EECP therapy – and wearing fun socks

by Carolyn Thomas  @HeartSisters

Happy Feet!“Do small things with great socks!”

So says Sharon Durbin, a 62-year old recently retired RN and heart patient from Eau Claire, Wisconsin, who has been undergoing a unique, non-invasive, non-drug and effective way to manage the debilitating symptoms of angina caused by coronary microvascular disease and cyclic spasmsThis photo shows Sharon’s view of her feet during the cardiac treatment known as Enhanced External Counterpulsation, or EECP.*  Sharon’s EECP sessions are held daily, and consist of a series of 35 to 50 one-hour appointments.  As Sharon explained recently in her This Old Heart blog article:   

“EECP is an FDA-approved alternative to coronary stents and bypass surgery, promoting the development of collateral coronary arteries. It’s used in patients who are not good candidates for surgery, performed in prominent clinics such as Mayo Clinic, Johns Hopkins, and the Cleveland Clinic.”

Because lying immobilized for an hour every day during this cardiac therapy can be tiresome – and because you’ll likely be staring down at your feet during this time – Sharon recommends wearing your brightest and most fun socks for each appointment.  She adds:

“Socks are THE perfect accessory for EECP!”

Here is just a small sampling of her best:  

Mismatched socks!
Who needs matching socks!?


"And the dreams you dare to dream really do come true."
Rainbow socks — “Somewhere over the rainbow, skies are blue…”


Playful Polka Dot Socks!
Playful polka dot socks!


Happy Socks

Happy Socks!


Toe Socks in Primary Colors 003

Sharon’s favourite Toe Socks – “I feel like I am in grade school again!”


Sharon has a significant family history of heart disease (her father had his first coronary bypass surgery at age 41). She’s living with coronary microvascular disease, cyclic coronary spasms, and has had two stents implanted for blocked coronary arteries. Her ongoing angina is managed through EECP and medication. Until cardiac issues forced her to retire, Sharon loved her job as a registered sonographer at Mayo Clinic Health System in Eau Claire, specializing in obstetrical ultrasound testing.

So what’s with those socks?

She explains that some time ago, she received several pairs of fun socks as gifts from family and friends, specifically to be worn during her EECP sessions. Socks, she has now decided, really are “the voice of the heart”, describing how her fun socks affect her treatment:

“I hear and feel the love and compassion from friends and family in a concrete way – and I feel it throughout the entire session of EECP.”

*  And here’s how Sharon describes her daily one-hour EECP treatment routine:

“I know the process well.  After I stretch into a pair of navy blue leggings (and feeling ever so vulnerable) daily, I will rest upon a padded exam table.  The nurse then places electrodes on my chest and wraps pneumatic compression cuffs around my calves, thighs and buttocks.  These cuffs are attached to air hoses that connect to valves that inflate and deflate the cuffs based upon my heart rate.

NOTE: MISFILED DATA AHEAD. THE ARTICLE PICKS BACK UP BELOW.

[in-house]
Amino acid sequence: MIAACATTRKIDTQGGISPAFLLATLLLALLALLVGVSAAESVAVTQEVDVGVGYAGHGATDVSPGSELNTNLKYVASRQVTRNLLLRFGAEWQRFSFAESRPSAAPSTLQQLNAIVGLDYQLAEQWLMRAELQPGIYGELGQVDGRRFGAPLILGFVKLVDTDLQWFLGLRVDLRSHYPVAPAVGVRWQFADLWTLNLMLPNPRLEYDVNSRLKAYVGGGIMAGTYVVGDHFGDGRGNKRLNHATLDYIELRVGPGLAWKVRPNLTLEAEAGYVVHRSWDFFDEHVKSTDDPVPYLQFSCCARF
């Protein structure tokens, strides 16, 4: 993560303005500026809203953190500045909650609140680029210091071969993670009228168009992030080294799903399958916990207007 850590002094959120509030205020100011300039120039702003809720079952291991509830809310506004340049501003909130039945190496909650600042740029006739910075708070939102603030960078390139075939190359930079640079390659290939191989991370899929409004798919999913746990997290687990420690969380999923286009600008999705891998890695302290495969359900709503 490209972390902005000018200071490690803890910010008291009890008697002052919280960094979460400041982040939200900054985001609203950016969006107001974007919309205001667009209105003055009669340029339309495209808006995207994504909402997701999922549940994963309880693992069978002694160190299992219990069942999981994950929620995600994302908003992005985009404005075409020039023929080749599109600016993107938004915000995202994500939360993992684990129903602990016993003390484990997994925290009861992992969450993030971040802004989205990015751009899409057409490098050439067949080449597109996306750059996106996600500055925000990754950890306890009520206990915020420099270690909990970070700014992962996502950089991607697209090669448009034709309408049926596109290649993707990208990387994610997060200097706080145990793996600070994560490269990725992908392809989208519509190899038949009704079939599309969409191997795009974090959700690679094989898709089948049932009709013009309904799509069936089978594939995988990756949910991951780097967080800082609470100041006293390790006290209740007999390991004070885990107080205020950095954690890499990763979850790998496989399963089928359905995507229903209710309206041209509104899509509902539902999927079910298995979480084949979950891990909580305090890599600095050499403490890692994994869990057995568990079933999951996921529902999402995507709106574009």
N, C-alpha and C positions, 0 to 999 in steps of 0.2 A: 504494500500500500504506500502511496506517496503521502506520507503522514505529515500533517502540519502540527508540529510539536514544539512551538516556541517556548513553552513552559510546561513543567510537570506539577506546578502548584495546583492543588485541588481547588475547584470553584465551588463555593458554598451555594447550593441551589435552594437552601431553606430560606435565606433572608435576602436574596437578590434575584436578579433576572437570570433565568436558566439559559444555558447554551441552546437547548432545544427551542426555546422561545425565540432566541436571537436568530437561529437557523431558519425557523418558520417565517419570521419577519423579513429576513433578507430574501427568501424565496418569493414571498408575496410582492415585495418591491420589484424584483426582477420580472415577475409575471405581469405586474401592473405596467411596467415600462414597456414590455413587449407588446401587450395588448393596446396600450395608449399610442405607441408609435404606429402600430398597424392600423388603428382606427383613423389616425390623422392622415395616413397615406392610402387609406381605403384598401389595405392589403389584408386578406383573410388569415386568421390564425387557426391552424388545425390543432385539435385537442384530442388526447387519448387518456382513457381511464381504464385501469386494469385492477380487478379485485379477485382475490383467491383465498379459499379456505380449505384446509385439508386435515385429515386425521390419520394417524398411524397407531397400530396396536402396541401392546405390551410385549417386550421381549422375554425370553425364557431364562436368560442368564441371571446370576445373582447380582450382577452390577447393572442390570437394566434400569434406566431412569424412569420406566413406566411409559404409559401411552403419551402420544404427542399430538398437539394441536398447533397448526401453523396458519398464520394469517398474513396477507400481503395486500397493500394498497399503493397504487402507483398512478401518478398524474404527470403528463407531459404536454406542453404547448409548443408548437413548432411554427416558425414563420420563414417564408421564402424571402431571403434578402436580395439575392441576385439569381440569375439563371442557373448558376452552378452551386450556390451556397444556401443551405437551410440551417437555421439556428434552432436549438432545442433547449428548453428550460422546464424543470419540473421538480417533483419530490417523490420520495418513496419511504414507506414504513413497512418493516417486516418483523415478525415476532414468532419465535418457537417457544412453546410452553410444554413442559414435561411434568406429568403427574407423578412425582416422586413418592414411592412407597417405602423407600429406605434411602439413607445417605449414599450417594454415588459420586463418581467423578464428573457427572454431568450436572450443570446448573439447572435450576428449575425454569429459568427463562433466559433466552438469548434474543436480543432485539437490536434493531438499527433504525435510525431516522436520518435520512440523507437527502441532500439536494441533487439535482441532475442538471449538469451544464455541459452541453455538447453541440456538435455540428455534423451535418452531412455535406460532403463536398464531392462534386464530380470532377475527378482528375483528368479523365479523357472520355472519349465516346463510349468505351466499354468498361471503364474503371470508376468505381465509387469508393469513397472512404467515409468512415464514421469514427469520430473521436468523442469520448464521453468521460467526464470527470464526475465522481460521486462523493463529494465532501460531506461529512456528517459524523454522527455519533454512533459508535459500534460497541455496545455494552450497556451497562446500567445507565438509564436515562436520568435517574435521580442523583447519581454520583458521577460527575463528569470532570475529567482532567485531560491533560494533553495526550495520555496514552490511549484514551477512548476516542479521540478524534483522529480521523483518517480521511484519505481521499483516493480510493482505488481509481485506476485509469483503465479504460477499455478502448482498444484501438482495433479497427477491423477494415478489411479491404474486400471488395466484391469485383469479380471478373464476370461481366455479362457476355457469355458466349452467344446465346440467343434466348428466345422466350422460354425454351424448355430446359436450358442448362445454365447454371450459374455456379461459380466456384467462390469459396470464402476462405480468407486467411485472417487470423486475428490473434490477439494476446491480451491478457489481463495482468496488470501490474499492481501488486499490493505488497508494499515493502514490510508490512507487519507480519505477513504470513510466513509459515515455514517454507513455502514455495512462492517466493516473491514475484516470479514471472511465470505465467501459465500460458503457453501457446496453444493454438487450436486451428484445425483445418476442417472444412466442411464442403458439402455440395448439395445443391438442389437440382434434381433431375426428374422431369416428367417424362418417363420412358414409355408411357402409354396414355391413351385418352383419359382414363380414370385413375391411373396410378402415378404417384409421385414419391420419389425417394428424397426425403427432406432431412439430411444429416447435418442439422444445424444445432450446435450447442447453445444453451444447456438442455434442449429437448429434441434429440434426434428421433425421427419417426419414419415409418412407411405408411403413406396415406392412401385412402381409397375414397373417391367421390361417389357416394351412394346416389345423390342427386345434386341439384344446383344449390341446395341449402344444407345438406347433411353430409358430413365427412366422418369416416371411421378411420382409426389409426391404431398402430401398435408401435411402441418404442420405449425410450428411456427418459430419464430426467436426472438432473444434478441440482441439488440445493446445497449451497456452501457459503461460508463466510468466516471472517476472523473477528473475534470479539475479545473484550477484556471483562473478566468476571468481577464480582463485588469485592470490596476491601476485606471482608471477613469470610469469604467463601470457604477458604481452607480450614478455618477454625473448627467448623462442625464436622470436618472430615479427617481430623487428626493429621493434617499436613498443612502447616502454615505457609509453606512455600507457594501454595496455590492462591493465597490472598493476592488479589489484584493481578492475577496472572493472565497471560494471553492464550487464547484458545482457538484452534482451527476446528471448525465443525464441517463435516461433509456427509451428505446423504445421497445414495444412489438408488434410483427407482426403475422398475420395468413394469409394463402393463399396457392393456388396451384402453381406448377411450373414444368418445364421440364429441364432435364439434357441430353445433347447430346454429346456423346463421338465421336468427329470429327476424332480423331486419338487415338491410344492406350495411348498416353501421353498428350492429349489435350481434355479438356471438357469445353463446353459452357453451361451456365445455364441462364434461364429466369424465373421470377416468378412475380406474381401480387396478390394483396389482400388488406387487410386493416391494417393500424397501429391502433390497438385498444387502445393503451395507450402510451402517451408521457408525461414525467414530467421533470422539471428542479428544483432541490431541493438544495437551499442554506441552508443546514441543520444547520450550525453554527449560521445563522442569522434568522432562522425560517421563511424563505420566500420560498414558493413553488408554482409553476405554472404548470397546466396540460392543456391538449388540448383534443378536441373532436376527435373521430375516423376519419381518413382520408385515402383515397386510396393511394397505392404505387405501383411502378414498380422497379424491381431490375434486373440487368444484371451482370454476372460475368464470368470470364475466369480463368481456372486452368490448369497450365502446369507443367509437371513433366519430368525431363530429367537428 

“I hear the humming and thumping and feel tightness and pressure that increases and decreases depending on the irregularity of my heart beat on any particular day. 

“EECP has improved my quality of life – and gives me hope.  It takes commitment and willingness to complete the process – of that, I have no doubt. Studies have shown the process stimulates the formation of collateral blood vessels in the heart by stimulating the release of nitric oxide.  Collateral arteries are small blood vessels that open and create a detour for blood to flow around blockages in major arteries.

“Following the hour-long procedure, I head into Cardiac Rehab for a monitored exercise session.  This is the route to go for me right now, for these reasons:

  • no invasive procedures required
  • little risk
  • minimally time-consuming
  • painless
  • performed on an outpatient basis
  • low cost

“AND… I know it will work.  I will have less angina and take nitro less frequently in the end. The success rates of clinics that I researched range from 80 to 90 percent.”

  For more on how Enhanced External Counterpulsation (EECP) works to manage angina symptoms, visit the Cleveland Clinic site.

  For more on TENS therapy, another form of non-invasive, non-drug treatment for coronary microvascular disease, read My Love-Hate Relationship With My Little Black Box.

See also:


Q: What do you make of EECP (and Sharon’s fun socks?)

14 thoughts on “EECP therapy – and wearing fun socks

  1. Love the socks!
    I have a question though for everyone reading this. My right foot always falls completely asleep at about the 25 minute mark.
    Does this happen to anyone else?

    Liked by 1 person

    1. I love those socks too, Dawn! I can’t answer your question about your right foot falling asleep (ask your EECP tech next time?) I did look into research studies that have been done on this treatment to see if any reported your particular side effect, but found only general statements (e.g. the number of patients who dropped out of the study early because of leg pain).